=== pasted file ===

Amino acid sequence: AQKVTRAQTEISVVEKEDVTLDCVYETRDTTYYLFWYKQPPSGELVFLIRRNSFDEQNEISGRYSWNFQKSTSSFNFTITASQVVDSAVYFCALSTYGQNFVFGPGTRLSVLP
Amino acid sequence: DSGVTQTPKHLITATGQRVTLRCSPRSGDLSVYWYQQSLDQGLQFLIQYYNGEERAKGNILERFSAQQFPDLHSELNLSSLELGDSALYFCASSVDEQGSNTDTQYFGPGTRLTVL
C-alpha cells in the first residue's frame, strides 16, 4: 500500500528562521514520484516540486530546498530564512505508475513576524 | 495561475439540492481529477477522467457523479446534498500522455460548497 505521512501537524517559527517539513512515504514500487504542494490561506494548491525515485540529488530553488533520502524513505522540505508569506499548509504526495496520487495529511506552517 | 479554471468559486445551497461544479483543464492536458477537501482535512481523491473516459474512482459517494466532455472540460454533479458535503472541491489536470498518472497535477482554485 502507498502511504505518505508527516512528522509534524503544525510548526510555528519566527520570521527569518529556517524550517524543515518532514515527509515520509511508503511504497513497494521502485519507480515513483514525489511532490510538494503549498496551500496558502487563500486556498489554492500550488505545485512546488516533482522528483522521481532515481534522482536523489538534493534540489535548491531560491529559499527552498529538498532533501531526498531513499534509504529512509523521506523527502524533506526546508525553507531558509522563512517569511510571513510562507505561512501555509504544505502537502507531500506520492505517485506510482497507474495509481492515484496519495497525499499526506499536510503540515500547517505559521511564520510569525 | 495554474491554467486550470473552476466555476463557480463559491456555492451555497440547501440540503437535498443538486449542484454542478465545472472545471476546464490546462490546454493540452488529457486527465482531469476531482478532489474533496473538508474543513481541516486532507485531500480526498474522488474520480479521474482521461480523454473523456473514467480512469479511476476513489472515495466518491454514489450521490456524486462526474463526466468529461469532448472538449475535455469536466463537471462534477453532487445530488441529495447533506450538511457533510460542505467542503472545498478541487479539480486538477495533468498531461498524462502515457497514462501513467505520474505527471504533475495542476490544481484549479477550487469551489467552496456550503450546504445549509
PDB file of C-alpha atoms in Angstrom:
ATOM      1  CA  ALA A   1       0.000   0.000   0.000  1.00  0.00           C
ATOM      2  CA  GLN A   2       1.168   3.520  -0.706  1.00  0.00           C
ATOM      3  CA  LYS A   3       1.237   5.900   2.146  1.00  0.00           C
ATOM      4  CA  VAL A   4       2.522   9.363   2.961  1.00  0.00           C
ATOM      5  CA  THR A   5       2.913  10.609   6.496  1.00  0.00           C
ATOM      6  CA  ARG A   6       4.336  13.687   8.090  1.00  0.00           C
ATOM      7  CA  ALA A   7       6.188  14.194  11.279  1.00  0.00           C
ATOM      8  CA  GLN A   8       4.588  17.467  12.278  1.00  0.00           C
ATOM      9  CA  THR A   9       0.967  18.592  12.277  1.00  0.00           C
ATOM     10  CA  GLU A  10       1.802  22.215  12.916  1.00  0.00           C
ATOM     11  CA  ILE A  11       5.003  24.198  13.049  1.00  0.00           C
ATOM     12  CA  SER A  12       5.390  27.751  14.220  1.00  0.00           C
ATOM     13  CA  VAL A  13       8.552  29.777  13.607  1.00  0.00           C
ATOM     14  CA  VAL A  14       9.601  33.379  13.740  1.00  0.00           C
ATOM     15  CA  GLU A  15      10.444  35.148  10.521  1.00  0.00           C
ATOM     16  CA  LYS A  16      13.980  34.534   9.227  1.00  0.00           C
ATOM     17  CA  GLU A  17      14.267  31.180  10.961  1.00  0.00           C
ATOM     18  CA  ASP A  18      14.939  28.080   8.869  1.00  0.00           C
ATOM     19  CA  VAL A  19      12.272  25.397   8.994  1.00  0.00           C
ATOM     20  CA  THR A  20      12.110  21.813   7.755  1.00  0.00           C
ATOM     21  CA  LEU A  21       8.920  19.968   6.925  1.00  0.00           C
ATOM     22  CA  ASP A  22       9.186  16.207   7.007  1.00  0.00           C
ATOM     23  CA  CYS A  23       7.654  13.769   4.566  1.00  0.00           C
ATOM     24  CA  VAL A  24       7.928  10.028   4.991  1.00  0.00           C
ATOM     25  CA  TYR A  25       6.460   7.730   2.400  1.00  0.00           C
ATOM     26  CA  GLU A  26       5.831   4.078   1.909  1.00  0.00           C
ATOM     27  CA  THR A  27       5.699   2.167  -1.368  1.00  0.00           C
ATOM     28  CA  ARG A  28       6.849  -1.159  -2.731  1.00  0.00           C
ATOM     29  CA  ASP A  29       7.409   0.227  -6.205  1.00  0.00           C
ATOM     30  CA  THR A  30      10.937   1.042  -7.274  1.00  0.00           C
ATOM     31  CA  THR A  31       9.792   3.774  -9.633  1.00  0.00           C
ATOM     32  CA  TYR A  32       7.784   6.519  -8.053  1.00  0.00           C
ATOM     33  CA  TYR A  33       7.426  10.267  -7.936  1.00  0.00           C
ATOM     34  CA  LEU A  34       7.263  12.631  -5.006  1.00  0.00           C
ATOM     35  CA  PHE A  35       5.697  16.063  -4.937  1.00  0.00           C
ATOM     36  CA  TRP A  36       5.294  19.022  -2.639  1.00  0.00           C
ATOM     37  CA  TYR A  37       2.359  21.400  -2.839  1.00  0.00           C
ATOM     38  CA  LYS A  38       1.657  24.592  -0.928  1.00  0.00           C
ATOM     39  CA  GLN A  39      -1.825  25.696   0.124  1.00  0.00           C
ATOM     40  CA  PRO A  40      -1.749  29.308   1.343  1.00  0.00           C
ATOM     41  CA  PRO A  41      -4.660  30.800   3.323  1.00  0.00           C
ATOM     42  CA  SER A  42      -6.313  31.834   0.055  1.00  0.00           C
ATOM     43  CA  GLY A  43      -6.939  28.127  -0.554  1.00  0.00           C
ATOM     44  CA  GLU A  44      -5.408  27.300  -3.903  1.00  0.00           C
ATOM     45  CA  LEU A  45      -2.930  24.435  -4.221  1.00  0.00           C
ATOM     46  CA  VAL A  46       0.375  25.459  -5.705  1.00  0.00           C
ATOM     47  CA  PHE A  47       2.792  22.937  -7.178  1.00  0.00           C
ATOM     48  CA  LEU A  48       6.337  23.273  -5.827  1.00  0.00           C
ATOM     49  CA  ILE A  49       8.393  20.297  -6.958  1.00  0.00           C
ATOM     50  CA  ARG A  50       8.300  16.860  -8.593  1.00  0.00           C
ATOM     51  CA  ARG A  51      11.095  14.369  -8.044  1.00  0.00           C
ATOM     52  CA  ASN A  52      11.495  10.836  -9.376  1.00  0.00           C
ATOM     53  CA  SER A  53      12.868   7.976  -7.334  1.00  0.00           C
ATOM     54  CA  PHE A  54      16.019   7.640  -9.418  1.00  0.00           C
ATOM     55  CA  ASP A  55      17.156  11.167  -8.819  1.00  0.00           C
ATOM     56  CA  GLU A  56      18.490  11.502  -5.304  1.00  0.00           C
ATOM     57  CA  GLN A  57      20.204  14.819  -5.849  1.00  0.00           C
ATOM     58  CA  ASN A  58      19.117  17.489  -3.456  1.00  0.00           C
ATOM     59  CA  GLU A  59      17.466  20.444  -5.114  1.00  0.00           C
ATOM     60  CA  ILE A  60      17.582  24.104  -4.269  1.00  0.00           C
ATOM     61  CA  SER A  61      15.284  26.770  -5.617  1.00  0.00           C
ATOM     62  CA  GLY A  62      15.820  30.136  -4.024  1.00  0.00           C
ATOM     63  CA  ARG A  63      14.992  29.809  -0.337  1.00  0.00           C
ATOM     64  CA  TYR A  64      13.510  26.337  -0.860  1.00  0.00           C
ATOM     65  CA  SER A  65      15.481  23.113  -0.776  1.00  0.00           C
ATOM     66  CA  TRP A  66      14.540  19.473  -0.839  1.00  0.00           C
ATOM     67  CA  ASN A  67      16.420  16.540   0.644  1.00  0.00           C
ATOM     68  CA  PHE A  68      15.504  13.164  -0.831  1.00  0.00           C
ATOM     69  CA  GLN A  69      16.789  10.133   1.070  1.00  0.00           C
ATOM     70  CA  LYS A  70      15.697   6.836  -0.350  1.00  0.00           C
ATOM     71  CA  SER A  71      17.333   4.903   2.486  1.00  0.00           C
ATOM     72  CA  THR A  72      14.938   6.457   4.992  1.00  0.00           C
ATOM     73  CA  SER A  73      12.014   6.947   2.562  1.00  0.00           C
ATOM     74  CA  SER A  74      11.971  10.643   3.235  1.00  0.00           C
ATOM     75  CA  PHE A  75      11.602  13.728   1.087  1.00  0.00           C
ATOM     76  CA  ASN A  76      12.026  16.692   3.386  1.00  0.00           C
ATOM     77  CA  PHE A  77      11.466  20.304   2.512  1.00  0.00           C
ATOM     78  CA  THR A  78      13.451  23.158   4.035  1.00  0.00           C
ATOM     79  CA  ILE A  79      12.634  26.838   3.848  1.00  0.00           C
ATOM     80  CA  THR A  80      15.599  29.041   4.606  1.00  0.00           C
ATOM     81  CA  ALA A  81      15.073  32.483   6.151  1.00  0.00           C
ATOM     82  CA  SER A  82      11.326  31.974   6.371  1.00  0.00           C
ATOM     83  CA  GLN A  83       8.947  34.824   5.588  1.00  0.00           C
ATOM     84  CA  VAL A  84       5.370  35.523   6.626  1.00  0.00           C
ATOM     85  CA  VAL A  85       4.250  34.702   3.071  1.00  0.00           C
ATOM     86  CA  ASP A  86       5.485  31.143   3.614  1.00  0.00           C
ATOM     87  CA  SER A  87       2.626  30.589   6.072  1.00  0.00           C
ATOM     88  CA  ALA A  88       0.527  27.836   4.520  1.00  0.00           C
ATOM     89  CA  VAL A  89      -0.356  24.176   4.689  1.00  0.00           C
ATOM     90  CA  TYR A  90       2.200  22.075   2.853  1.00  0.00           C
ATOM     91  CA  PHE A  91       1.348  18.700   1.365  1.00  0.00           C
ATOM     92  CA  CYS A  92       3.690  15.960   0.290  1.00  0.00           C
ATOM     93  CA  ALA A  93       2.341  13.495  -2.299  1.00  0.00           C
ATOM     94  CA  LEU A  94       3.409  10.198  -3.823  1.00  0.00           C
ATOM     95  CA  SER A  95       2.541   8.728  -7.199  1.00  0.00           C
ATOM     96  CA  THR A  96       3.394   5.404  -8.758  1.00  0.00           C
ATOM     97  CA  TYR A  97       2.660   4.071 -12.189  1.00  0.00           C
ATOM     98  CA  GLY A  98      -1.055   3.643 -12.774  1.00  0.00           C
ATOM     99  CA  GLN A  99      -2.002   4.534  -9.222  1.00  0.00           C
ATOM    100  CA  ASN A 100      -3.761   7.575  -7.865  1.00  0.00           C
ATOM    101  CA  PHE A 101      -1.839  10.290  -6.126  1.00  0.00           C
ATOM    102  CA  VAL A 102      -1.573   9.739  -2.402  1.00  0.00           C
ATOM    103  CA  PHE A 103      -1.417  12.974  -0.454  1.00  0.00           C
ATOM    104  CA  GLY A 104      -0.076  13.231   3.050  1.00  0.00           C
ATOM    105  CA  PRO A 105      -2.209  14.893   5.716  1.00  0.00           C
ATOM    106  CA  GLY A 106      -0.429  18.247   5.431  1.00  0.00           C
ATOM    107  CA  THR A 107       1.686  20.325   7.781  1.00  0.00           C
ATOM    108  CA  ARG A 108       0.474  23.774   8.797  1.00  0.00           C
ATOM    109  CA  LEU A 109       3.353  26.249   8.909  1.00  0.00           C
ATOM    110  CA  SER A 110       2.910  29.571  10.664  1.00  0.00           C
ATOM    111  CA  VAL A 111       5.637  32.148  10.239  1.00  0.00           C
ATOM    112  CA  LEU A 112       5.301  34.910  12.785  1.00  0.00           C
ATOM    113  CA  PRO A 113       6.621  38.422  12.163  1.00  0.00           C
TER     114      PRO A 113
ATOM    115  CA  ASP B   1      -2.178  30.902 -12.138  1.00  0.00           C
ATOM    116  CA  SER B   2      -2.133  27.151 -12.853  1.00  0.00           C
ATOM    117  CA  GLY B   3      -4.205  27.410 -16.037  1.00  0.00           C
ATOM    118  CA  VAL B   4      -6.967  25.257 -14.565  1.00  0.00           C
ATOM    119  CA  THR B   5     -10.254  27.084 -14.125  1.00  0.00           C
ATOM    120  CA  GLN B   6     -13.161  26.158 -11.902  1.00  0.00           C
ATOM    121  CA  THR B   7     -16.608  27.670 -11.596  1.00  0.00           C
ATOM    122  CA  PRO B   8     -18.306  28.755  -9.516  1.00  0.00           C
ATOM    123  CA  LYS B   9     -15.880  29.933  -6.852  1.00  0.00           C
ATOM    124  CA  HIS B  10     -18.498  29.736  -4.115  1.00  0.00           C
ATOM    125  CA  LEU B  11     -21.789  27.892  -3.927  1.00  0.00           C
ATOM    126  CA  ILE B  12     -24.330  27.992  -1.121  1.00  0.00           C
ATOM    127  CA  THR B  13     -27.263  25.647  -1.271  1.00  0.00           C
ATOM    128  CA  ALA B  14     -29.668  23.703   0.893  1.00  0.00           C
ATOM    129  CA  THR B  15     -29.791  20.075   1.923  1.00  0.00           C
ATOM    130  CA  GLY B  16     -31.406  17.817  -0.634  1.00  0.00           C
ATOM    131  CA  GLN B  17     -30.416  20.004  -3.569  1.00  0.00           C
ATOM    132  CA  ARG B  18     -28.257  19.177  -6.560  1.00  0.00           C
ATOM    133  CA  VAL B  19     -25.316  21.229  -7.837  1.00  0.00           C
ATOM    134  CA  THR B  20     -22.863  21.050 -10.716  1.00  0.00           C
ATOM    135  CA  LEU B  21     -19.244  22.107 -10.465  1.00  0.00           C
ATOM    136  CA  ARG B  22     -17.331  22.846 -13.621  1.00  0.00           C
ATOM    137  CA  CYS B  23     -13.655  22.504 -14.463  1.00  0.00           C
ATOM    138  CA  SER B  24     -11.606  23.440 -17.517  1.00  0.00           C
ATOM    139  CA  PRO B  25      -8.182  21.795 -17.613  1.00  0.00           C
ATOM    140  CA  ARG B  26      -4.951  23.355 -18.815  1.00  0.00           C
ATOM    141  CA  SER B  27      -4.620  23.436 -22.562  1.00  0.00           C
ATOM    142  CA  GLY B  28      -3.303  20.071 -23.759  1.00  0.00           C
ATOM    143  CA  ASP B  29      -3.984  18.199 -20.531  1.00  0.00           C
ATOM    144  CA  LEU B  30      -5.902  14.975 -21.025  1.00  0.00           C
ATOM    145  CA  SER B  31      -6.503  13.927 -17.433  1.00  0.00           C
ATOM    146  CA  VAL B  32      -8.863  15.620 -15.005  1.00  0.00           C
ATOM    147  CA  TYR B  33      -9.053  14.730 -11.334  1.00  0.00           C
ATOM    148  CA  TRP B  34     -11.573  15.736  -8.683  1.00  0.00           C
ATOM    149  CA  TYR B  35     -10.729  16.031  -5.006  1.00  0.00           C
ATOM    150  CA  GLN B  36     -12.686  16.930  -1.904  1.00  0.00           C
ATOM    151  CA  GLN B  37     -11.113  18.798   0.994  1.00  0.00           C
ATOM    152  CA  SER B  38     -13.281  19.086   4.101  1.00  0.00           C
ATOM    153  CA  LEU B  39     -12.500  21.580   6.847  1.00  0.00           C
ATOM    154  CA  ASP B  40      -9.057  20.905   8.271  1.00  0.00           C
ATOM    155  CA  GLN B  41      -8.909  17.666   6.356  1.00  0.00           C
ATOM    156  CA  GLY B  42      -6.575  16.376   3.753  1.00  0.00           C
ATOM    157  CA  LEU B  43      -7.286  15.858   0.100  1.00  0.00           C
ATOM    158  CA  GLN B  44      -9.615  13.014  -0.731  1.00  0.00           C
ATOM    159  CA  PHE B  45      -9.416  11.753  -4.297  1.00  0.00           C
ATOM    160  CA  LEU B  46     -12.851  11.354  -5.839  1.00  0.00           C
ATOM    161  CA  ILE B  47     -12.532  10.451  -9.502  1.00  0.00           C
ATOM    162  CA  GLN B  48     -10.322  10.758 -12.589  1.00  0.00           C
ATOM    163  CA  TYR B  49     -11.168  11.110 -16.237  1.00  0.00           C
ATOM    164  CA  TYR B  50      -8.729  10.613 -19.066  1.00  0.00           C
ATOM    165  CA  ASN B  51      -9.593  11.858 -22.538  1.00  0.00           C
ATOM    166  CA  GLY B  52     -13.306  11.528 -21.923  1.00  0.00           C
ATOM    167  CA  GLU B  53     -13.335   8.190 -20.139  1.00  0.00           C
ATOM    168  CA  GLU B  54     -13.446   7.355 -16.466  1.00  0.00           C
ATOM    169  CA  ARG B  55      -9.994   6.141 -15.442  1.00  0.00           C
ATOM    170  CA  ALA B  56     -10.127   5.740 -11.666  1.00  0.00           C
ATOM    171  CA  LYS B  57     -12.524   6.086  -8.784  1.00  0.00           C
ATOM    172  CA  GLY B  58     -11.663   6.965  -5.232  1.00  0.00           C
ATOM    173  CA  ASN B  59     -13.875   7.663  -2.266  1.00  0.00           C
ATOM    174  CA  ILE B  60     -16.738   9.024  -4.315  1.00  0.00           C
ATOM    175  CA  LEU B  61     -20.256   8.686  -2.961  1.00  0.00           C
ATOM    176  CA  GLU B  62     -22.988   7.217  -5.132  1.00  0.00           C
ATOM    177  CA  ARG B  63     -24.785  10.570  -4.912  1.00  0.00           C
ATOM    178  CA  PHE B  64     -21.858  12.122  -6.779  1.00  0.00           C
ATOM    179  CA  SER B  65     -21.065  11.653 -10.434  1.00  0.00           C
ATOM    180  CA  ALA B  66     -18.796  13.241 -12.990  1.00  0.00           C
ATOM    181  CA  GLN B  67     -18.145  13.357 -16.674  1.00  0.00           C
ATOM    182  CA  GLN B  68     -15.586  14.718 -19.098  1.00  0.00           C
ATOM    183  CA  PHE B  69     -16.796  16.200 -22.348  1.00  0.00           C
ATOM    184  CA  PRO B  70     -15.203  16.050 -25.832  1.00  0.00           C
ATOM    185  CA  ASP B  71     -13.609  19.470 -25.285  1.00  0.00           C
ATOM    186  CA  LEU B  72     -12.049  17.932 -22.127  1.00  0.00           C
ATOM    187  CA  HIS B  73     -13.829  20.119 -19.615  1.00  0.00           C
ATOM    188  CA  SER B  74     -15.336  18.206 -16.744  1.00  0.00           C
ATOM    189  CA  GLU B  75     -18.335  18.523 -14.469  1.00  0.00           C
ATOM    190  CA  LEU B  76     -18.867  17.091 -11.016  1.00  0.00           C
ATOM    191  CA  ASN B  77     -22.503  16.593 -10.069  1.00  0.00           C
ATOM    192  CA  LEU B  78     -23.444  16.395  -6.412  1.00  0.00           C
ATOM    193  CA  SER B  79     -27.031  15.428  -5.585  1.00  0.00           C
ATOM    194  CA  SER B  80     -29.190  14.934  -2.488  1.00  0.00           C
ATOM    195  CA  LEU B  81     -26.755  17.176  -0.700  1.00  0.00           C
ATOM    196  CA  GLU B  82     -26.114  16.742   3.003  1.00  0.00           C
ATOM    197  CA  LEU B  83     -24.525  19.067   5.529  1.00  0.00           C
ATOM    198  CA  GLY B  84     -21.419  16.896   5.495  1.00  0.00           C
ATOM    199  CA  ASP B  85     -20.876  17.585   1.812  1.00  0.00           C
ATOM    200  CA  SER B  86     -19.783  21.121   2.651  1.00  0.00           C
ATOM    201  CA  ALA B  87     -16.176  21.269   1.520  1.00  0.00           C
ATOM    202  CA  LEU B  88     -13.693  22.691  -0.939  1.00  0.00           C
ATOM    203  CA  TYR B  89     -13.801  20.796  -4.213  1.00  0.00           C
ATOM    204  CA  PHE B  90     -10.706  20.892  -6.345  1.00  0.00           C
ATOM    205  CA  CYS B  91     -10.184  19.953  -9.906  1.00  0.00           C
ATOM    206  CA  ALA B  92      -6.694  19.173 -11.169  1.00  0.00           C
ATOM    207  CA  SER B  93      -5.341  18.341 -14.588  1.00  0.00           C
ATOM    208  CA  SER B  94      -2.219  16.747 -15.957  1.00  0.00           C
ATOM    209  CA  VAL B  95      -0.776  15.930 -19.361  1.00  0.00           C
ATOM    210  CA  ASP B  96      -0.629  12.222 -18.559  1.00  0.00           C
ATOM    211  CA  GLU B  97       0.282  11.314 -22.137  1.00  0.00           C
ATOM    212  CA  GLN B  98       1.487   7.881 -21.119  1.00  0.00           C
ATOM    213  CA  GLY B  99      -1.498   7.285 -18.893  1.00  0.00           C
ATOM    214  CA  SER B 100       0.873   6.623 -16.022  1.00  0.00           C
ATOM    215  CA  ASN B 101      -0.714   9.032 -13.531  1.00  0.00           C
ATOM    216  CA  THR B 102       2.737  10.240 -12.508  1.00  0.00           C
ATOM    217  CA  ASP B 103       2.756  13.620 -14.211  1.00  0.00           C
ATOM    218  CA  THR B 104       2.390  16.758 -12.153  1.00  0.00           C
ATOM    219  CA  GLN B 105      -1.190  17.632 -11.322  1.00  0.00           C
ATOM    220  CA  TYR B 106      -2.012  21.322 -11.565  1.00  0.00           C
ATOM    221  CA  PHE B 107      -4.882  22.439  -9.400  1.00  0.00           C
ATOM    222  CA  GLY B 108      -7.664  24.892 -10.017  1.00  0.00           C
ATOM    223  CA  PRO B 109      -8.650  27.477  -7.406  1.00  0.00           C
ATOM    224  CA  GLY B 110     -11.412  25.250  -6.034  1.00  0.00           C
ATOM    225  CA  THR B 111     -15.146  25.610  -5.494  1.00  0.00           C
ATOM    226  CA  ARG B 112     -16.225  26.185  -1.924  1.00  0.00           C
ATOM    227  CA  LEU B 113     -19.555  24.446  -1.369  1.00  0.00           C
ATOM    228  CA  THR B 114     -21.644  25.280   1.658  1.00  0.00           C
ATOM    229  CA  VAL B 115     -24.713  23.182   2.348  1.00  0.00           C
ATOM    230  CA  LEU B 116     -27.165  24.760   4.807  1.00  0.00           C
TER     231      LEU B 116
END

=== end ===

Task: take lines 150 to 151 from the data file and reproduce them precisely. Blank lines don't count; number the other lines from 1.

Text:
ATOM    146  CA  VAL B  32      -8.863  15.620 -15.005  1.00  0.00           C
ATOM    147  CA  TYR B  33      -9.053  14.730 -11.334  1.00  0.00           C